Attachment Parenting

Wearing Henry

I wear my children.  Many people that I know, that I see regularly, have never seen Hank ‘unslung’.  I have a Baby Bjorn, an Ergo, a Mai Tai, and a Moby Wrap to assist.  I even think I also have a sling hiding somewhere.  As of his last doctor’s appointment–his six month visit–Hank weighed 20 pounds, 4 ounces, so wearing him is no light undertaking.  (puns always intended)   I have no intention of stopping anytime soon, either.

I occasionally co-sleep.  We put Hank to bed in his bassinet, which is right next to my side of the bed, and when he wakes up in the night to eat, I bring him into bed, nurse him, and we fall asleep.  Most times, I don’t wind up putting him back into the bassinet.

I breastfeed my kids.  And I do it for as long as they want.  Oliver nursed until he was 18 months old–I was about three months pregnant with Hazel, and I guess the consistency of my milk changed and he just wasn’t that into it anymore.  I nursed Hazel until she was between 18 and 20 months, and honestly, I think I should have breastfed her longer, but I let the fact that my colleagues at work were totally freaked out about it influence me to the point that I weaned her before she was ready.  I plan on nursing Hank until he decides we should be done.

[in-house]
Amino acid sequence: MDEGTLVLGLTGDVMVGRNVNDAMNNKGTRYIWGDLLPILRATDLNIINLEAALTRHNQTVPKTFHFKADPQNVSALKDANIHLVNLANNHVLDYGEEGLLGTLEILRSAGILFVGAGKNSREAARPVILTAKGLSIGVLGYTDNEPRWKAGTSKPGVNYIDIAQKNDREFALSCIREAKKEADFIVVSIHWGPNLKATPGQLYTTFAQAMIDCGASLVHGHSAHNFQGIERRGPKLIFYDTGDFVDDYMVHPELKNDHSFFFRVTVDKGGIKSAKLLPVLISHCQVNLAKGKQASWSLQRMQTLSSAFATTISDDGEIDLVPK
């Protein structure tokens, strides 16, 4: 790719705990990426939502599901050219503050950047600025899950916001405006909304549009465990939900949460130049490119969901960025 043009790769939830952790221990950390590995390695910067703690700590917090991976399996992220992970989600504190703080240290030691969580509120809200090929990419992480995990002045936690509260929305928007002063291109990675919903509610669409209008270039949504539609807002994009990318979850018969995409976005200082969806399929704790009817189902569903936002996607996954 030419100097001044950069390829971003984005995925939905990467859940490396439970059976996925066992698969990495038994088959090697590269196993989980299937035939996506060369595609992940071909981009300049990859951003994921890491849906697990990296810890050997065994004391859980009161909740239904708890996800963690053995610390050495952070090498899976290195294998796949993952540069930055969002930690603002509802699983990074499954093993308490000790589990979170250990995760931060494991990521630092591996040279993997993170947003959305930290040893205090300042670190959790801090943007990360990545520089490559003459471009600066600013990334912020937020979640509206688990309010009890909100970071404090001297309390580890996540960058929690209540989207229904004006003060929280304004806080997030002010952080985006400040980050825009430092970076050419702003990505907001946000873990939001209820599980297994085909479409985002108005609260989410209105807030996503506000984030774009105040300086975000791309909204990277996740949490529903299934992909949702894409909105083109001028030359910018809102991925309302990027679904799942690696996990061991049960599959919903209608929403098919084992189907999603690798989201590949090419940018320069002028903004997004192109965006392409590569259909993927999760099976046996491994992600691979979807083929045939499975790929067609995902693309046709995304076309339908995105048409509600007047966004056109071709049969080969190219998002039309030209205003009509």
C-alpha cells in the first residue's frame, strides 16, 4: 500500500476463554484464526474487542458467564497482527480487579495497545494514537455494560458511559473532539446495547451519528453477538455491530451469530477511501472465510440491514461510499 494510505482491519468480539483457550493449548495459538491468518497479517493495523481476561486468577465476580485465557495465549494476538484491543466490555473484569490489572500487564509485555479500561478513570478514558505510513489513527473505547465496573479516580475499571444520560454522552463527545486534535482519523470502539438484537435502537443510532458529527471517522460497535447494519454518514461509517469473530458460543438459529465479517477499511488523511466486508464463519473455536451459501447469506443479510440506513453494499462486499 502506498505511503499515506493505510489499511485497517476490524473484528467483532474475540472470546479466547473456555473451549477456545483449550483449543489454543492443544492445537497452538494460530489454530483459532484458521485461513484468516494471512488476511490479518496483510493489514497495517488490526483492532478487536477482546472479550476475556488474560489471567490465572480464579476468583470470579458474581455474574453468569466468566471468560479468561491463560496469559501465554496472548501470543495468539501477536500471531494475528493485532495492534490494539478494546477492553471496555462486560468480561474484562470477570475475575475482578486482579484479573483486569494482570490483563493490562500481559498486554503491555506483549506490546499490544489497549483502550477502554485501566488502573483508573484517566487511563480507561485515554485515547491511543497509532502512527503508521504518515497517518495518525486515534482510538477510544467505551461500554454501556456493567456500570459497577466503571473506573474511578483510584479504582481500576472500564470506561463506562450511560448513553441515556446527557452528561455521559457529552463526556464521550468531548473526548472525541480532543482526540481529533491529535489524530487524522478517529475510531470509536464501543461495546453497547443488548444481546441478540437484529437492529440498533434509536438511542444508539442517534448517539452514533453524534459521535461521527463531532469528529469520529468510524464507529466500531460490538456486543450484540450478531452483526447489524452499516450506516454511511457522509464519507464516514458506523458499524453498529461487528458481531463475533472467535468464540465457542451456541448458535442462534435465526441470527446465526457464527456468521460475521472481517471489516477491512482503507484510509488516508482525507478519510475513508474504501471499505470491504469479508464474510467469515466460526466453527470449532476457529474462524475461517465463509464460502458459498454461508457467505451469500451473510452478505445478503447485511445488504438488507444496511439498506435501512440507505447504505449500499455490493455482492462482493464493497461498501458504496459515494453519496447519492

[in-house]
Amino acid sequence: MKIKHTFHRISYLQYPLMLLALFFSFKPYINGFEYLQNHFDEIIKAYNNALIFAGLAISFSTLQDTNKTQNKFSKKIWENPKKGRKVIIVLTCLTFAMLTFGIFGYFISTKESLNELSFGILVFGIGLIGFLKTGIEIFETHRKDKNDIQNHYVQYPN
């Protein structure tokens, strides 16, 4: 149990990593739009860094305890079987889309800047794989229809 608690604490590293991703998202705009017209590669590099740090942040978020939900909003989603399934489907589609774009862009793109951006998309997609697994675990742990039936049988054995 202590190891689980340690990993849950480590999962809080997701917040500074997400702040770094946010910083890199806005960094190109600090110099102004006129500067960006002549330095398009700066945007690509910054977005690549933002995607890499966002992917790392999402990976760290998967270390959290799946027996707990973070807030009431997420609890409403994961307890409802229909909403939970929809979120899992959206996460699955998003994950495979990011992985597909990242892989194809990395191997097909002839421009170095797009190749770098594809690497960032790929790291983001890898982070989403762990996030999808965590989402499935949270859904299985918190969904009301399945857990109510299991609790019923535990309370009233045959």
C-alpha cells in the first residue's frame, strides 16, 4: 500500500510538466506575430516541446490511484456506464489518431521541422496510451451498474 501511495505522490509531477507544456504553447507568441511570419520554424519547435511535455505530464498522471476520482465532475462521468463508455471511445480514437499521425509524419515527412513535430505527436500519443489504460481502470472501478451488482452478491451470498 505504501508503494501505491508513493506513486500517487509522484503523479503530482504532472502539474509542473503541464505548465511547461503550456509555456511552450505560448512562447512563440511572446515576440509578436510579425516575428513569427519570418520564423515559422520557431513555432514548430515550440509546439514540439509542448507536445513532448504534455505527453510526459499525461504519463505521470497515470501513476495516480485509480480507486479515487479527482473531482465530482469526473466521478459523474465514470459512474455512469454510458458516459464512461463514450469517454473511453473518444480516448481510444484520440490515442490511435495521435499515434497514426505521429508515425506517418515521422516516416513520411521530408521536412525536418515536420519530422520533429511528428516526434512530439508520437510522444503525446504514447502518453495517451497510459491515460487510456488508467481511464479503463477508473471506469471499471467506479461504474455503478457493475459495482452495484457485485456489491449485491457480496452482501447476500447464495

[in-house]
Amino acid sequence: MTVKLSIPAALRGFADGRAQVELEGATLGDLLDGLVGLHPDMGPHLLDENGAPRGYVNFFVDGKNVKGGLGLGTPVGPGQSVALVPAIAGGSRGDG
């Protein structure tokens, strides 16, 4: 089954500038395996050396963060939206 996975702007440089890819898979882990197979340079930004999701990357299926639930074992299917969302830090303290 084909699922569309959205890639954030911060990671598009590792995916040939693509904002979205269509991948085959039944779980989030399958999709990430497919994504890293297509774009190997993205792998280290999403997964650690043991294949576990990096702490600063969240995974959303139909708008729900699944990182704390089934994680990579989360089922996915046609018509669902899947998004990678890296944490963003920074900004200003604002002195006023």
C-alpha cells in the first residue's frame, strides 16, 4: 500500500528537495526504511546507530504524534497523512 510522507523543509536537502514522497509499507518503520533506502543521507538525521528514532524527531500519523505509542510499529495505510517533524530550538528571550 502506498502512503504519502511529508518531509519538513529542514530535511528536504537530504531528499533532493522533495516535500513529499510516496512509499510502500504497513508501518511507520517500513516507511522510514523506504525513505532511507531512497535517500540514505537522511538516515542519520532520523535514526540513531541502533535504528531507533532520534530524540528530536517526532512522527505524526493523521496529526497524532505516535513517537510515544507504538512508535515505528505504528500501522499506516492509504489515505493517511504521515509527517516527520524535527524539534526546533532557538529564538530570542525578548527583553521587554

Based on this, I guess I fit the definition of attachment parenting.

And, based on the Time magazine article I just read (you know, the one with the scandalous cover that swept Facebook in an uproar and got everyone’s tongues wagging), I fit the definition of attachment parenting.

And I would say that I attachment parent, and I do so proudly.

But I’m not a crazy person.  And the Time article makes us sound like we’re crazy.  I’m sure there are plenty of people who are attachment parents who become helicopter parents, who won’t let go of their kids, who sacrifice their personal relationships so they can be attached to their kids… but I don’t feel like I that’s me, and I don’t feel like most people who practice attachment parenting are probably like that either.

The article says:

Mothers seem divided into several camps. Some… attend to every whimper, stay home and happily cuddle their babies 24 hours a day… Other mothers–particularly those who work or have multiple children–endorse the idea of maternal closeness (who doesn’t?) but think that [Dr.] Sears is out of his mind. Modern parenting literature, after all, is full of advice about getting babies on manageable schedules, a Sears no-no, and baby stores are brimming with devices in which parents can park their babies to get much needed breaks.
A third category includes mothers caught in the middle. These parents try to achieve Sears’ ideal of nursing, baby wearing and co-sleeping but fall short for some reason and find themselves immobilized by their seeming parental inadequacy.